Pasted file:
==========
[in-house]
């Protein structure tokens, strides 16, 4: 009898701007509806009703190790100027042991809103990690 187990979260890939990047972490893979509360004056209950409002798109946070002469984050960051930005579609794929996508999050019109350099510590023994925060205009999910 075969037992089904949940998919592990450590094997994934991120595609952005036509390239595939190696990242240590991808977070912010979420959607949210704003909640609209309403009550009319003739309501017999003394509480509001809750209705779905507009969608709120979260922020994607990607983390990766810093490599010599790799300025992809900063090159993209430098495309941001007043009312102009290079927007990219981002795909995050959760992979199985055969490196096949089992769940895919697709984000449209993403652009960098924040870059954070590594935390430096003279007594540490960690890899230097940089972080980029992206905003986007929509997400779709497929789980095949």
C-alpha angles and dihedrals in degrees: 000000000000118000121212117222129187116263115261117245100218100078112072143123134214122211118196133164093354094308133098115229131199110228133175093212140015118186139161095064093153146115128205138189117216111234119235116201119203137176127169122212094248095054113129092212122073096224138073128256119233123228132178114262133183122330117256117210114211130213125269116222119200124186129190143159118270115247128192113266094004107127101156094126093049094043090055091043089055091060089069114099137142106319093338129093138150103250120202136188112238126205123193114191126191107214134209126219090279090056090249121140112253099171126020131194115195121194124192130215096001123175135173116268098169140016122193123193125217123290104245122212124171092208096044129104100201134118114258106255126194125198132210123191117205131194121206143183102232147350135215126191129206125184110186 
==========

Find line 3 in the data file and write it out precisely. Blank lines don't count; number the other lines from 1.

C-alpha angles and dihedrals in degrees: 000000000000118000121212117222129187116263115261117245100218100078112072143123134214122211118196133164093354094308133098115229131199110228133175093212140015118186139161095064093153146115128205138189117216111234119235116201119203137176127169122212094248095054113129092212122073096224138073128256119233123228132178114262133183122330117256117210114211130213125269116222119200124186129190143159118270115247128192113266094004107127101156094126093049094043090055091043089055091060089069114099137142106319093338129093138150103250120202136188112238126205123193114191126191107214134209126219090279090056090249121140112253099171126020131194115195121194124192130215096001123175135173116268098169140016122193123193125217123290104245122212124171092208096044129104100201134118114258106255126194125198132210123191117205131194121206143183102232147350135215126191129206125184110186 